I Am Doc Savage

The column is called “The Pulp Pit,” and as you might deduce, its subject is pulp. I’ll be covering whatever pulpy topics tickle my muse (or maybe cuddle my muse, since she’s not that fond of tickling), pointing out cool pulp stuff for people to enjoy, and reviewing books, comics, movies, games, TV shows, and whatever else as appropriate.

For those with possible review materials they think might be on-topic for a pulp column, please drop me a line at thepulppit at gmail.com (just connect the two parts up with an @). I’m interested in any sort of pulpish media, old or new. I don’t want people just sending me things that stack up and I never get to, as that costs you money and both of us time. So tell me what it is, and if I think it’s something I might actually make time to read/watch/play/etc., I’ll tell you how to send it to me.

Regular readers of this blog  might have noticed a recent password-protected entry titled I Am Doc Savage (Pulp Pit # 1). Two weeks after a column appears on IMJ, I’ll remove the password and make the post public, so it’s available to readers here.

Cliffhanger Music (Song of the Week, 3/21/2011)

To commemorate my new monthly column on pulp, which debuts today at Inveterate Media Junkies, here’s John Williams’s perfect cliffhanger background music from Raiders of the Lost Ark…

And as a bonus, here’s Taylor Dayne’s “Original Sin,” the Jim “I Wrote All Meat Loaf’s Best Songs” Steinman creation used for the Alec Baldwin version of The Shadow

The Real Chuck Norris Is So Chuck Norris… (UPDATED)

…I’d never let him in my house.

Chuck Norris is a tool. He’s a bad actor and an over-the-hill karate instructor and a particularly idiotic political commentator.

The jokes about him are often funny, but they aggrandize a man who should be allowed to wither in obscurity without the eyes of the world upon him. Granted the aggrandizement is largely ironic, but Norris is such a nitwit I’m sure he takes it all in as evidence of his place of respect in the world.

Back in May 2009, I took it upon myself to spend the day tossing out Facebook statuses which were Chuck Norris jokes that more properly belittled him. Offered below, for posterity, are my creations. I invite you to add more in the comments.

It’s a worthy cause. Continue reading

Look! Up In The Sky!

An incredible short, hand-animated by Robb Pratt, full of supery goodness. I love it, particularly his take on Lois Lane.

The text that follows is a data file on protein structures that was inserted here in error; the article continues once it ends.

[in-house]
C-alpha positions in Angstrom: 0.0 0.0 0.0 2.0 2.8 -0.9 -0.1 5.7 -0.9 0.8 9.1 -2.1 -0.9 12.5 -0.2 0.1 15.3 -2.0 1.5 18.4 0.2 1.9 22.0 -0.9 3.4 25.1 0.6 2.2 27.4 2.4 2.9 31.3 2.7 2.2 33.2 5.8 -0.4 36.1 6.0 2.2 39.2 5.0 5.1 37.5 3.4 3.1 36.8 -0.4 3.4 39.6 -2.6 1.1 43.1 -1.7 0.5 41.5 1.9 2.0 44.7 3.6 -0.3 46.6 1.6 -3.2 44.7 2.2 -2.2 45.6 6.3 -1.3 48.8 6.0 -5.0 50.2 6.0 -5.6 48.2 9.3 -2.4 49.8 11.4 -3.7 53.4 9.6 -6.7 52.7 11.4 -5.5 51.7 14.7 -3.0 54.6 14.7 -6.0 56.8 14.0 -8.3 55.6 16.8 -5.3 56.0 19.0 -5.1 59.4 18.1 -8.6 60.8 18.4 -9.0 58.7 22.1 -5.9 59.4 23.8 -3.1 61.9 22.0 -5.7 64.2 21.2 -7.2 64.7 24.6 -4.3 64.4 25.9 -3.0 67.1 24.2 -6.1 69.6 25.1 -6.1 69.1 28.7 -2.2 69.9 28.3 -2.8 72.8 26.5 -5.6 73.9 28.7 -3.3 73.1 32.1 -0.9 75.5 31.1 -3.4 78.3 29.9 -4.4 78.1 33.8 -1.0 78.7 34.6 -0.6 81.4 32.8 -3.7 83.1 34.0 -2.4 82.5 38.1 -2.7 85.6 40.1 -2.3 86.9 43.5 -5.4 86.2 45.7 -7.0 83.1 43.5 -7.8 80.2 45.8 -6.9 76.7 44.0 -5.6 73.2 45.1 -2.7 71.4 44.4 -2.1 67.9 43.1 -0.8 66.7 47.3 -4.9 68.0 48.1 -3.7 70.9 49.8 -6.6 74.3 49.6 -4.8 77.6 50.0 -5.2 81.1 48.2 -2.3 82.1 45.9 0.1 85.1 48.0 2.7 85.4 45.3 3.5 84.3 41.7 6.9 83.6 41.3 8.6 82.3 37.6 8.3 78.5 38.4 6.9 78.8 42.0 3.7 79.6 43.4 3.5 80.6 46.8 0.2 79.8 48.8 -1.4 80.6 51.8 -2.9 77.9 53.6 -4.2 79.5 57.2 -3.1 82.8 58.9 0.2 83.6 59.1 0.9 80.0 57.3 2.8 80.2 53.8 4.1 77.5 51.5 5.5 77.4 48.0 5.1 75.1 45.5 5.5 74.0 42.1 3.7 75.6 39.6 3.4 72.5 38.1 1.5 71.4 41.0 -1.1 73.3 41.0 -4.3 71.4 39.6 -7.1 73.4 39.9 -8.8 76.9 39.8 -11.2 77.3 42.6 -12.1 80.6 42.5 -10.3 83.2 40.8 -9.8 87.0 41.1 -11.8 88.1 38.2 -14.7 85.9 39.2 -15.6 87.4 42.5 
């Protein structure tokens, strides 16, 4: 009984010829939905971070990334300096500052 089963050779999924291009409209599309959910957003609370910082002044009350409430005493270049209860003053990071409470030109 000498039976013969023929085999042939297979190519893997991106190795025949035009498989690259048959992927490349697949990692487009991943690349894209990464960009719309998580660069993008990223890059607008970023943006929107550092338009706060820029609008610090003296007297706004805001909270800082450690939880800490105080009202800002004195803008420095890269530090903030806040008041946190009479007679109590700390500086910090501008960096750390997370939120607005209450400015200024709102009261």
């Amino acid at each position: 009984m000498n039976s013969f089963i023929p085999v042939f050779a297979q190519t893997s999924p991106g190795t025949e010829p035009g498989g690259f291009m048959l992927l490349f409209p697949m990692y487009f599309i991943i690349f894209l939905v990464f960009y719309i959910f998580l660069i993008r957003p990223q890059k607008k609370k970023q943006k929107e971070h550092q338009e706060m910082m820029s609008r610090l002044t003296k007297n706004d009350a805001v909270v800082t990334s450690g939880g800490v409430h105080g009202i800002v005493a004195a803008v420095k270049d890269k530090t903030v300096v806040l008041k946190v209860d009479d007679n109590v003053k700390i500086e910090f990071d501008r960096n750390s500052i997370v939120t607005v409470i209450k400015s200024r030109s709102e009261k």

And if you like that, and aren’t familiar with the classic Fleischer Bros. Superman cartoons from the ’40s, check this out:

Of Forests and Men

There is some spectacular and gorgeous footage of forests in this video. Which is apropos, as it’s about forests.

Yann Arthus-Bertrand was appointed by the United Nations to produce the official film for the International Year of Forests.

Following the success of Home which was seen by 400 million people, the photographer began producing a short 7-minute film on forests made up of aerial images from Home and the Vu du Ciel television programmes.

This film will be shown during a plenary session of the Ninth Session of United Nations Forum on Forests (24 January – 4 February 2011) in New York. It will be available to all from February 2 – for free – so that it can be shown worldwide.

goodplanet.org/​forets

Good Memories of 2010, Day 7: Kick-Ass

I loved the movie Kick-Ass.

What, you didn’t? That’s fine. Hear me out.

I’ll be the first to admit that it sets up a scenario as its foundation that it ultimately blithely abandons, the whole “what would it be like if someone tried, in real life, to be a costumed superhero?” thing. As an exploration of that theme, it’s mostly a failure, though it does sort of tell us that if someone did that they’d get the shit beat out of them a lot and possibly die. Which may be all we need to know.

By giving us those answers early in the film, though, it does add to the vulnerability of its hero, Dave Lizewski aka Kick-Ass, and we never doubt that he is all too mortal. The old rule in writing is “Mistreat your protagonist,” and Dave really gets his share.

In a review at Comic Book Resources, comic writer Steven Grant made some interesting commentary on the movie’s thematic shift:

[Kick-Ass] cheats right and left on its premise. Once donning his goofy costume, a mish-mash of scuba gear and ski mask, Kick-Ass quickly demonstrates why people are generally disinclined to wear costumes and fight crime in the real world. Once that point is made, though, the intro premise is thrown away so quickly it’s like watching a stage magician make a prop vanish, and to the same effect: it draws the audience further into the show…

If the film cheats on practically every level, that’s why it works. That’s where much of the humor comes from…When characters try to anticipate how “real world” superheroes will or should act, they resort to their only frame of reference – comic books – despite no natural law requiring people to behave like comic book characters when they put on comic book costumes. But we say “but of course” because it’s also our only frame of reference and in the logic of the film it makes sense: if you’re trying to emulate comic book characters, you emulate comic book characters, and when the film finally makes the notion explicit we’re already so deep into the magician’s act that our instinct is to play along.

Kick-Ass is both one of the best and purest superhero films yet and mostly not a superhero movie at all. Continue reading